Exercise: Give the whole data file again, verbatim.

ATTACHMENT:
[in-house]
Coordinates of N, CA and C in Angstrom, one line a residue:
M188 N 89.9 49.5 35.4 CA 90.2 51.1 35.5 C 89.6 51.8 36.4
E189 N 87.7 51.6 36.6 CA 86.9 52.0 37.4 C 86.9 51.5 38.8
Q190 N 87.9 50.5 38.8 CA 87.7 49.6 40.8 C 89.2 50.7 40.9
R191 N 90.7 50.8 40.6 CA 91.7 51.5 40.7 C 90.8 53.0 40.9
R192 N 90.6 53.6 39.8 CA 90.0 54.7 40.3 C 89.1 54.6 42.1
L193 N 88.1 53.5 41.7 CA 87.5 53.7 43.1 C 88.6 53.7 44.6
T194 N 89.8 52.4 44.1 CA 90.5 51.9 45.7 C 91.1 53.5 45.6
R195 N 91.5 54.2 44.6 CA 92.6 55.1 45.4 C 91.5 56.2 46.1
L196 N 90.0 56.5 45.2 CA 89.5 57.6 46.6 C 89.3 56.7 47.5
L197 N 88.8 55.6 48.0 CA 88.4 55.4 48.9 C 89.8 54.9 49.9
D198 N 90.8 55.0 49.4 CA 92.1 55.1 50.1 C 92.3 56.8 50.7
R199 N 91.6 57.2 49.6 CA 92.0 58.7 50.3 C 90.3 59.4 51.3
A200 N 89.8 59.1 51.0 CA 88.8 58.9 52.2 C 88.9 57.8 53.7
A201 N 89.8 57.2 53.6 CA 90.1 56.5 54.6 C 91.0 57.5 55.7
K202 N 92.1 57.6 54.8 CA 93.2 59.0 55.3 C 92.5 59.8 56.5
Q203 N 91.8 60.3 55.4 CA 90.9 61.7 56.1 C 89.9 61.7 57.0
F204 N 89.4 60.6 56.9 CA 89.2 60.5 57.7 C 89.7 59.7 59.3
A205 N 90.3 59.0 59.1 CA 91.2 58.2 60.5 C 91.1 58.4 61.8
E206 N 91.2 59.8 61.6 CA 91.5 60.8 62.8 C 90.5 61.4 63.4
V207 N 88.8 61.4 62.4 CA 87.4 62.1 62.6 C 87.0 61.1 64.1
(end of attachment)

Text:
[in-house]
Coordinates of N, CA and C in Angstrom, one line a residue:
M188 N 89.9 49.5 35.4 CA 90.2 51.1 35.5 C 89.6 51.8 36.4
E189 N 87.7 51.6 36.6 CA 86.9 52.0 37.4 C 86.9 51.5 38.8
Q190 N 87.9 50.5 38.8 CA 87.7 49.6 40.8 C 89.2 50.7 40.9
R191 N 90.7 50.8 40.6 CA 91.7 51.5 40.7 C 90.8 53.0 40.9
R192 N 90.6 53.6 39.8 CA 90.0 54.7 40.3 C 89.1 54.6 42.1
L193 N 88.1 53.5 41.7 CA 87.5 53.7 43.1 C 88.6 53.7 44.6
T194 N 89.8 52.4 44.1 CA 90.5 51.9 45.7 C 91.1 53.5 45.6
R195 N 91.5 54.2 44.6 CA 92.6 55.1 45.4 C 91.5 56.2 46.1
L196 N 90.0 56.5 45.2 CA 89.5 57.6 46.6 C 89.3 56.7 47.5
L197 N 88.8 55.6 48.0 CA 88.4 55.4 48.9 C 89.8 54.9 49.9
D198 N 90.8 55.0 49.4 CA 92.1 55.1 50.1 C 92.3 56.8 50.7
R199 N 91.6 57.2 49.6 CA 92.0 58.7 50.3 C 90.3 59.4 51.3
A200 N 89.8 59.1 51.0 CA 88.8 58.9 52.2 C 88.9 57.8 53.7
A201 N 89.8 57.2 53.6 CA 90.1 56.5 54.6 C 91.0 57.5 55.7
K202 N 92.1 57.6 54.8 CA 93.2 59.0 55.3 C 92.5 59.8 56.5
Q203 N 91.8 60.3 55.4 CA 90.9 61.7 56.1 C 89.9 61.7 57.0
F204 N 89.4 60.6 56.9 CA 89.2 60.5 57.7 C 89.7 59.7 59.3
A205 N 90.3 59.0 59.1 CA 91.2 58.2 60.5 C 91.1 58.4 61.8
E206 N 91.2 59.8 61.6 CA 91.5 60.8 62.8 C 90.5 61.4 63.4
V207 N 88.8 61.4 62.4 CA 87.4 62.1 62.6 C 87.0 61.1 64.1